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I’m David Johnson. I’m a Republican candidate for South Dakota’s District 33 Senate. In recent days, I’ve been the target of criticism for refusing to answer questions about my opponent in this race.

I decided years ago that I’d someday run for public office. My business now permits me to do so. I feel obligated to my community; it’s treated my family and our operations graciously for 50 years. That same feeling of obligation is why I joined the Air Force years ago.

I’m a lifelong Black Hills resident with a bachelor’s degree from South Dakota School of Mines & Technology and a master’s degree from the University of South Dakota. My wife of 28 years and I have three daughters, each educated in the public and higher education schools of South Dakota. I offer a driven dedication to District 33.

It’s not about my opponent.

In February I received South Dakota’s “New Candidate’s Guidebook” published by the Secretary of State. The first line asks: “Are you thinking of running for office in South Dakota?” It doesn’t ask: “Are you thinking about campaigning against another candidate in South Dakota?”

Our election laws do not describe elections as one candidate versus another, or mandate that candidates engage in malicious verbal battle.

I’m frequented with questions as to my opinion about the other candidate. I believe the voters in District 33 will ultimately answer those questions themselves. For the record, I’m campaigning for a Senate seat that is open by state law to public election every two years. I am not and will not be campaigning against anyone.

Indeed there is another candidate in this Republican primary. I’m disturbed by both his past and recent public statements. His pattern of public announcements has made local and national headlines, resulting in an unprecedented apology from our governor on behalf of the citizens of South Dakota. What alarms me most about the other candidate’s views is the possibility that he may actually believe what he’s saying.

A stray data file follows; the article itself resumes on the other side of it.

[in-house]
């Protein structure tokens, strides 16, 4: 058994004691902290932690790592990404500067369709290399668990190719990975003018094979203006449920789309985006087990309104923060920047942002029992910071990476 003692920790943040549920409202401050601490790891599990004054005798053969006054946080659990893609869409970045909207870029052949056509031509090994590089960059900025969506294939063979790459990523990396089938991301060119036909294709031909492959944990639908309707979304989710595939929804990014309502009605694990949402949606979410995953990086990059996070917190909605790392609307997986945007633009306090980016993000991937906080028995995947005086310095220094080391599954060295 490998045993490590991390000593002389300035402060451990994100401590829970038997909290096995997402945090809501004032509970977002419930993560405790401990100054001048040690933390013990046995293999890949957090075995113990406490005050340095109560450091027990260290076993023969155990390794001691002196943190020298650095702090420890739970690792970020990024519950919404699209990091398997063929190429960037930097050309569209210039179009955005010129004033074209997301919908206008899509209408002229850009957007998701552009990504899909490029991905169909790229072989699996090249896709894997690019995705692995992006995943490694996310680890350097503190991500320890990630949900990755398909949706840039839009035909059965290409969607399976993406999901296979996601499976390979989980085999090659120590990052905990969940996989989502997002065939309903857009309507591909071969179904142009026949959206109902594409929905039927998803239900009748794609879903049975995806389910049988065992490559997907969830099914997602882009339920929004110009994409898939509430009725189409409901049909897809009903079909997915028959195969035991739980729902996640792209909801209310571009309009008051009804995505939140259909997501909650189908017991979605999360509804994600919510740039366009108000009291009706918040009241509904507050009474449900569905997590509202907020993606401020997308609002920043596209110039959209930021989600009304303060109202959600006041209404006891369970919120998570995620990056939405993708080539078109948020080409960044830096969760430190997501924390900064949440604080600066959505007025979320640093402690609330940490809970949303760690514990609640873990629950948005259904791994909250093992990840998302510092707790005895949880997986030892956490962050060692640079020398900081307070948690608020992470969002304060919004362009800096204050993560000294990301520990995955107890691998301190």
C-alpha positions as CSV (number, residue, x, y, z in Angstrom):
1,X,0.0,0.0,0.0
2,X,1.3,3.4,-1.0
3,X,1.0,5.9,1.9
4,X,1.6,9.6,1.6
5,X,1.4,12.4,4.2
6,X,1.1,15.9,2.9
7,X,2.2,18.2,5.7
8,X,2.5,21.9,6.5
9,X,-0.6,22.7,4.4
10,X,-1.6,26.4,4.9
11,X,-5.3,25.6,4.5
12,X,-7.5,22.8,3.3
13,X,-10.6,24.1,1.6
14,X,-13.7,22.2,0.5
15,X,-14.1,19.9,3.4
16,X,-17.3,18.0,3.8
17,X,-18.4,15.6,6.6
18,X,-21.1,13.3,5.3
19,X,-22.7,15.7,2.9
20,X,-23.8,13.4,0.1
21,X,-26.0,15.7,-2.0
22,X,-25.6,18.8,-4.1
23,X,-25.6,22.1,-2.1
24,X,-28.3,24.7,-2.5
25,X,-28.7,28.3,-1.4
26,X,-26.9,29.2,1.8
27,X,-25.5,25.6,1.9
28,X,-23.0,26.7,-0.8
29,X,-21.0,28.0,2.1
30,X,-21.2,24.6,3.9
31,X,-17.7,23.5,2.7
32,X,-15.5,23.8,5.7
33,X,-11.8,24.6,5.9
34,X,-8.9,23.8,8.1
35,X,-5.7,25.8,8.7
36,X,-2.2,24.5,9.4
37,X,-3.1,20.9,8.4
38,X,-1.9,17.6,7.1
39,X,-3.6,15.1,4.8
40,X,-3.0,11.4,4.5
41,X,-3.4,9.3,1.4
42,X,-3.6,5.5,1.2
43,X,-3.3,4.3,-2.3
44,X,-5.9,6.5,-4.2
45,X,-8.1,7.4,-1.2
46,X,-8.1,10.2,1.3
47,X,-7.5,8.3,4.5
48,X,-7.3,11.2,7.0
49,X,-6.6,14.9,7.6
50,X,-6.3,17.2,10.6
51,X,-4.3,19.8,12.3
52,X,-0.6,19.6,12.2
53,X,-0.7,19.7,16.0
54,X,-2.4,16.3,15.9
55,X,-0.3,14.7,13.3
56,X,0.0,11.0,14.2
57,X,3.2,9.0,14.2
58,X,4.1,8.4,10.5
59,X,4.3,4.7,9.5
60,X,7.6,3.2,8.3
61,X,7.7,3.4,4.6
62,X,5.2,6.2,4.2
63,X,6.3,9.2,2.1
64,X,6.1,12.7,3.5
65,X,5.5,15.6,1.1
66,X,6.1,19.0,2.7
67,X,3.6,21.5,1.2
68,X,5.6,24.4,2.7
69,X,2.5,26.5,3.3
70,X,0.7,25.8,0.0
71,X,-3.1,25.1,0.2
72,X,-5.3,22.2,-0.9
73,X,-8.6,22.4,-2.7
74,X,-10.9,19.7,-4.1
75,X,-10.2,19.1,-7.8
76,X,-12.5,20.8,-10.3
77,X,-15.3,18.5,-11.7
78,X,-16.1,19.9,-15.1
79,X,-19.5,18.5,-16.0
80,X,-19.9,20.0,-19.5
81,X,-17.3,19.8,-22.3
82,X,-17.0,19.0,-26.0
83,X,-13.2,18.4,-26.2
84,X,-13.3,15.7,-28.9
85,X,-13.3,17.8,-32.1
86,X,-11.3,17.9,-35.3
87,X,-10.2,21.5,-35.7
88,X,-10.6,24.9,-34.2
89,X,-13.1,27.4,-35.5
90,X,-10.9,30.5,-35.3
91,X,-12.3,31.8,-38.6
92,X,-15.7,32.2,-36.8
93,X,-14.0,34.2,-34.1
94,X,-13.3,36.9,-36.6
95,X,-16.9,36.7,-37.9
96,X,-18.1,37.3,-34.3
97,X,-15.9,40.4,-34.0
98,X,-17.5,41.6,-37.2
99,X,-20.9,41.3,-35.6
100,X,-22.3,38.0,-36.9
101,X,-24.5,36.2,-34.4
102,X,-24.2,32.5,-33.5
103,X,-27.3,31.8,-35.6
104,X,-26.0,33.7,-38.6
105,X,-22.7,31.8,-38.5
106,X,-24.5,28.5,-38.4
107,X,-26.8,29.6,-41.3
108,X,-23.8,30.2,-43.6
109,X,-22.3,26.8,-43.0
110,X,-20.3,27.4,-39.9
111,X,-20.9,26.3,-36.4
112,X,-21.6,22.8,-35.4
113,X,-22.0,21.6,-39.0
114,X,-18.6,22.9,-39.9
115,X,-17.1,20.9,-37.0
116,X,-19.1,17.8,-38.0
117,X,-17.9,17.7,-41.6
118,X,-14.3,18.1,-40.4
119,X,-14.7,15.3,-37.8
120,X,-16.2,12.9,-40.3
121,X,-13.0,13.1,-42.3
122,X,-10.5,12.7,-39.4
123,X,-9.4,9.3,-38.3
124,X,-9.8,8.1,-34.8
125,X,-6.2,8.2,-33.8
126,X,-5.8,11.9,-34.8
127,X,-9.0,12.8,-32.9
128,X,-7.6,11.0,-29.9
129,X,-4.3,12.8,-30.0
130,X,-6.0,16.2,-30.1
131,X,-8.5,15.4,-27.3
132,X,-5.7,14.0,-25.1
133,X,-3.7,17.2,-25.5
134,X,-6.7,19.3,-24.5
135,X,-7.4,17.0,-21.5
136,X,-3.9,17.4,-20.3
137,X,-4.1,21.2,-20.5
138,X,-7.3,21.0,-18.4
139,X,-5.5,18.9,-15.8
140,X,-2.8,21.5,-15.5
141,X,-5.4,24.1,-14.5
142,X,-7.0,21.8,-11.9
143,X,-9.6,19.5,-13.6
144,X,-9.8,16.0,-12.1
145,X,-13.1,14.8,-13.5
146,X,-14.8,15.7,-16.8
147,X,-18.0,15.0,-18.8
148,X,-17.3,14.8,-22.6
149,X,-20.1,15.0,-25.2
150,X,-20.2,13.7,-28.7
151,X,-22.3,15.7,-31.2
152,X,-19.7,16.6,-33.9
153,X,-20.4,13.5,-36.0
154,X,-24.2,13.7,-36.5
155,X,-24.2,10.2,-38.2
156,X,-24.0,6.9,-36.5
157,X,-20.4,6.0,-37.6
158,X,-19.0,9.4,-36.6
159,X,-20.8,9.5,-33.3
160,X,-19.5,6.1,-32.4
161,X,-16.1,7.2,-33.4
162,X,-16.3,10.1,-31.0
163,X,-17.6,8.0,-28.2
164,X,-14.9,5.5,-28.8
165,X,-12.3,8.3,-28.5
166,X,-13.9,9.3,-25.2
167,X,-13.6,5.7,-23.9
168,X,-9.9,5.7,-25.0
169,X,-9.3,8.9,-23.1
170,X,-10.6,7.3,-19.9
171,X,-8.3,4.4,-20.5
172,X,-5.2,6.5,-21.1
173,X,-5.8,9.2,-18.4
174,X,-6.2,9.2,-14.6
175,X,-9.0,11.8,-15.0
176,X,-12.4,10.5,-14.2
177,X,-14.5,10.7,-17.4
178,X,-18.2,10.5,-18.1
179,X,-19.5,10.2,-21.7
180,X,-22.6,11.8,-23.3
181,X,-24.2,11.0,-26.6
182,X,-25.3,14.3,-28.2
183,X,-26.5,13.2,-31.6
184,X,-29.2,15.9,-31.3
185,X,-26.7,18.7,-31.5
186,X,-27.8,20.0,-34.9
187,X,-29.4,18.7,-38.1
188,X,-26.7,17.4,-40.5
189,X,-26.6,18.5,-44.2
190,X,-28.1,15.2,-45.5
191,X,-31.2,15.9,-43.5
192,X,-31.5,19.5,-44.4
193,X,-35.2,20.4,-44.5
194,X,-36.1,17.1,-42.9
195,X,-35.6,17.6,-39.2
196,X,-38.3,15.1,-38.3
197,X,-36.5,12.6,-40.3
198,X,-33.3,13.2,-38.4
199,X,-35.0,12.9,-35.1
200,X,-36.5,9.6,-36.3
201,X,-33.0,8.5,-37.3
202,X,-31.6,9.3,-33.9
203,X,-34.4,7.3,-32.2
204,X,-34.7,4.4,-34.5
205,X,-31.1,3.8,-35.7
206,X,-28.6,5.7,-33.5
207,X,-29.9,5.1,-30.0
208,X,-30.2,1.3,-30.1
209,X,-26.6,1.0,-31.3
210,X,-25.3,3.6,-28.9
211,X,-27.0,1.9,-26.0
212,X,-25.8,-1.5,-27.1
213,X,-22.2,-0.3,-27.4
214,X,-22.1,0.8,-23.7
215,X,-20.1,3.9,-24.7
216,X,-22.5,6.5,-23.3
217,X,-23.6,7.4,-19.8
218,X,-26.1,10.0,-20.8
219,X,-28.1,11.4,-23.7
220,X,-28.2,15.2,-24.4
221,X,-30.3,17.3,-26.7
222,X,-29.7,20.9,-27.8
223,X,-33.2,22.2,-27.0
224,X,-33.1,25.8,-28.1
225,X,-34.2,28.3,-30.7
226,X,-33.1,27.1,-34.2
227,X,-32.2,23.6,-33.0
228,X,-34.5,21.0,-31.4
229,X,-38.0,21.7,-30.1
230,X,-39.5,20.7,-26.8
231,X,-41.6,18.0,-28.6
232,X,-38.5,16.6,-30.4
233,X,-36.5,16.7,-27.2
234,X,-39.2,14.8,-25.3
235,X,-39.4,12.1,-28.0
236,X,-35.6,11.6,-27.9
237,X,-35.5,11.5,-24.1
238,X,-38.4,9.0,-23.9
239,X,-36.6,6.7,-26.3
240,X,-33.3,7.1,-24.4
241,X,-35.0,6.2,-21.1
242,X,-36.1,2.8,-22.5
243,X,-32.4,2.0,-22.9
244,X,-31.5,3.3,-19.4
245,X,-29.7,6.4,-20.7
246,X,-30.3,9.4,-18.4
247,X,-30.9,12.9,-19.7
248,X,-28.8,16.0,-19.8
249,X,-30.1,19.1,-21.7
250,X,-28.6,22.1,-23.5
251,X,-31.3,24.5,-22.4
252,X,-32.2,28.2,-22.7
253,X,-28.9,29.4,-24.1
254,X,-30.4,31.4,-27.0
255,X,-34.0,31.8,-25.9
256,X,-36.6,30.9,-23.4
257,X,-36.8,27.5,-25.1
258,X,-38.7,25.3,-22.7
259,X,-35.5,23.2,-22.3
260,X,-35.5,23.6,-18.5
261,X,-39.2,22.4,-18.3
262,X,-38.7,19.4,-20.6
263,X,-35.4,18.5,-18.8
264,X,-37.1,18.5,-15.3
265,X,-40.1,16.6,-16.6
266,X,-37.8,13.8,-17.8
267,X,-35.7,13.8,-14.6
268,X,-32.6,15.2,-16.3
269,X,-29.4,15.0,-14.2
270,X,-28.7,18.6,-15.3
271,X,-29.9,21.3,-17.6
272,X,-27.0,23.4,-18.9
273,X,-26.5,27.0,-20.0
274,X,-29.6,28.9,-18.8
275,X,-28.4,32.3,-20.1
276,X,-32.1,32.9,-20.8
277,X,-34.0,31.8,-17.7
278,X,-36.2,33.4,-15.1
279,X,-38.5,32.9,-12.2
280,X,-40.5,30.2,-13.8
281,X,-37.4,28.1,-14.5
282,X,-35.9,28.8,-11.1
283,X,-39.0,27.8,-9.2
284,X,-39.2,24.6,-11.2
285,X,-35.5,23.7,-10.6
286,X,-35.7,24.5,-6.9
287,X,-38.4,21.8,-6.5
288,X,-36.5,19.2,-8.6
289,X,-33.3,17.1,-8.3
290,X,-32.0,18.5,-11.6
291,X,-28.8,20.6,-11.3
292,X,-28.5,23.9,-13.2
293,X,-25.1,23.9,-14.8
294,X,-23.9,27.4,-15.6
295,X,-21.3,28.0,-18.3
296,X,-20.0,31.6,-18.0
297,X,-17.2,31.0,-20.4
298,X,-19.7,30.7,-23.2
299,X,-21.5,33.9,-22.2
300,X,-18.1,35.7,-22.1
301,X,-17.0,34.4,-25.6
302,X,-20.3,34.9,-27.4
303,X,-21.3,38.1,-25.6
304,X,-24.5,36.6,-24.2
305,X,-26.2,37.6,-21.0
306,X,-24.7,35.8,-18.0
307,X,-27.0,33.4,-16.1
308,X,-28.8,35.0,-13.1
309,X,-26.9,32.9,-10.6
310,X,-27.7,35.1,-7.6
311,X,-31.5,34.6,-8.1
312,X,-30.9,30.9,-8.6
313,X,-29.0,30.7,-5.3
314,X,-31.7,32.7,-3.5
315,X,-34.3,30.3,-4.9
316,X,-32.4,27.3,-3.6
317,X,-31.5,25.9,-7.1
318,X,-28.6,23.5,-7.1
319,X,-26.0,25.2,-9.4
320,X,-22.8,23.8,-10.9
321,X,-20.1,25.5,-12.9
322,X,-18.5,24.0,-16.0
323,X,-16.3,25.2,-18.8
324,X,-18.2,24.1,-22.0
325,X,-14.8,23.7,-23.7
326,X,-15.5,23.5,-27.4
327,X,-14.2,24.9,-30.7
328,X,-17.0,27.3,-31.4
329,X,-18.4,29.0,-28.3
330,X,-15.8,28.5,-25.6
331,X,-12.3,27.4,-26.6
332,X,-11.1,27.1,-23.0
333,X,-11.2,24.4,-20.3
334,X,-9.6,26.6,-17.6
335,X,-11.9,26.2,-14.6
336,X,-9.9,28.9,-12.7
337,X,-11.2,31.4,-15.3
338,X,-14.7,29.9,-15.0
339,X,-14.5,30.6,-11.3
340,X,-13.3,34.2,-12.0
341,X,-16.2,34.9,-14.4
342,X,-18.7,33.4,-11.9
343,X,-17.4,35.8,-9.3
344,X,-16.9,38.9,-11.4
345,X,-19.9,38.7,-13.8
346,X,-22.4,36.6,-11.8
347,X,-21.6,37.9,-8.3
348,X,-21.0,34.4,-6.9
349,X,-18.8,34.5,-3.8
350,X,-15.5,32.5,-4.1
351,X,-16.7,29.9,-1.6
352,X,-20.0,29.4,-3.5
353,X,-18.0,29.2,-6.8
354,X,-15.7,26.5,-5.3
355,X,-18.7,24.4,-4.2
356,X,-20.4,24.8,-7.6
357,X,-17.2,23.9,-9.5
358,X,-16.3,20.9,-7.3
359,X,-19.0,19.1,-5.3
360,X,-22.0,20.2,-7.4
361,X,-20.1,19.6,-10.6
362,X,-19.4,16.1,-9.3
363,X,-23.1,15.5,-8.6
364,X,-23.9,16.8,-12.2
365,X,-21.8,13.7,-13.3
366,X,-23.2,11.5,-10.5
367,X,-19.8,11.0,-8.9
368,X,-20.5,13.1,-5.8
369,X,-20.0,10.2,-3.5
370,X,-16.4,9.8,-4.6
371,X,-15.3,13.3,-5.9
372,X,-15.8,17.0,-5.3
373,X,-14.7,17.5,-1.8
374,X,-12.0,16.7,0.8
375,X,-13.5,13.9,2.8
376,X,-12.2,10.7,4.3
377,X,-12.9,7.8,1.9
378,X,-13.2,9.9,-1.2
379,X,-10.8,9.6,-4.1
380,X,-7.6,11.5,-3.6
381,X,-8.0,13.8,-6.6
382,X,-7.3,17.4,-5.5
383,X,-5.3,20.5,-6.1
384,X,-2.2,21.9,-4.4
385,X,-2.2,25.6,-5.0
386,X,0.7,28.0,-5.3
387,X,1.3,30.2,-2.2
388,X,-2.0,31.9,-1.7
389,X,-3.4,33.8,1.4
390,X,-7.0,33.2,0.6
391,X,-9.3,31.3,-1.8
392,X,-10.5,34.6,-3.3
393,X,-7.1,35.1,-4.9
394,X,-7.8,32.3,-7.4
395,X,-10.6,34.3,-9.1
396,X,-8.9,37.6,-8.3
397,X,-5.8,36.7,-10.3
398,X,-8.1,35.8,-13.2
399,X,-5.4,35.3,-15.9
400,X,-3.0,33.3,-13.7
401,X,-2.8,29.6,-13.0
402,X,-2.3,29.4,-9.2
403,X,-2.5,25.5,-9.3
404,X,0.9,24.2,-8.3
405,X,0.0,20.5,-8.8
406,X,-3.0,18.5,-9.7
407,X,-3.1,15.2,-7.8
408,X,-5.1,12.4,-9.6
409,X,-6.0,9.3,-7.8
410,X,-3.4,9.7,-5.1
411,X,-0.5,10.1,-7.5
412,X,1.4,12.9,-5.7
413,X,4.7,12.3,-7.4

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To be an effective legislator, it is of paramount importance to be tolerant and non-judgmental. District 33 deserves better.

In my tree business, I bid against my competitors for a contract. Never in 34 years of bidding have I been asked to bash competitors or voice opinions as to their tactics. The contract is awarded to the business that meets specifications and offers the best all-around deal. I’ll run my campaign the same way I’ve run my business for the last one-third century.

I’m committed to taking my campaign along the high road, separating myself from questions about the other candidate via the “no comment” path. I’ve refused to partake in the mudslinging game that’s so attractive to the antagonists and headline chasers. Expect further “no comment” if questions are not issue-oriented or germane to District 33 residents.

My campaign will broadcast my vision and get the facts out through position papers, candidate forums and public issue discussions. District 33 Republican voters have the opportunity to place a thoughtful, tolerant, conservative candidate, businessman, family man and former military officer on November’s general election ballot.

I’m a candidate for South Dakota’s District 33 Senate. Don’t ask me about the other guy.

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